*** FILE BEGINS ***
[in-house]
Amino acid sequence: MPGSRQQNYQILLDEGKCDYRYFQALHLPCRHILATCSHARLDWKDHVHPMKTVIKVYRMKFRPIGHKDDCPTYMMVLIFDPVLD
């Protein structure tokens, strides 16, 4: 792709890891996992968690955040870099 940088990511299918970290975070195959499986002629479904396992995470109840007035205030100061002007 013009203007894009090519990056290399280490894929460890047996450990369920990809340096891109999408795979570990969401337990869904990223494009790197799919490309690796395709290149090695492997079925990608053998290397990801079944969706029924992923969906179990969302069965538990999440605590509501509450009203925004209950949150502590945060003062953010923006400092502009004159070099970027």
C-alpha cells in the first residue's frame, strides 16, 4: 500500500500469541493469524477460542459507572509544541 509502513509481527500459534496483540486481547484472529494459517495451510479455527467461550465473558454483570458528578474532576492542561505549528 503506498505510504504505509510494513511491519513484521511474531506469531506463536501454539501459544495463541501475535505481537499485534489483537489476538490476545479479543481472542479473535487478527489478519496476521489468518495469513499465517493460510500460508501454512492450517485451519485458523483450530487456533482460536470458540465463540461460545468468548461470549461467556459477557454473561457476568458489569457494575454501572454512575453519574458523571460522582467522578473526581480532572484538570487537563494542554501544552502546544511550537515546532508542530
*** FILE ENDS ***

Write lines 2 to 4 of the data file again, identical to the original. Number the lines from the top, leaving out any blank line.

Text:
Amino acid sequence: MPGSRQQNYQILLDEGKCDYRYFQALHLPCRHILATCSHARLDWKDHVHPMKTVIKVYRMKFRPIGHKDDCPTYMMVLIFDPVLD
């Protein structure tokens, strides 16, 4: 792709890891996992968690955040870099 940088990511299918970290975070195959499986002629479904396992995470109840007035205030100061002007 013009203007894009090519990056290399280490894929460890047996450990369920990809340096891109999408795979570990969401337990869904990223494009790197799919490309690796395709290149090695492997079925990608053998290397990801079944969706029924992923969906179990969302069965538990999440605590509501509450009203925004209950949150502590945060003062953010923006400092502009004159070099970027």
C-alpha cells in the first residue's frame, strides 16, 4: 500500500500469541493469524477460542459507572509544541 509502513509481527500459534496483540486481547484472529494459517495451510479455527467461550465473558454483570458528578474532576492542561505549528 503506498505510504504505509510494513511491519513484521511474531506469531506463536501454539501459544495463541501475535505481537499485534489483537489476538490476545479479543481472542479473535487478527489478519496476521489468518495469513499465517493460510500460508501454512492450517485451519485458523483450530487456533482460536470458540465463540461460545468468548461470549461467556459477557454473561457476568458489569457494575454501572454512575453519574458523571460522582467522578473526581480532572484538570487537563494542554501544552502546544511550537515546532508542530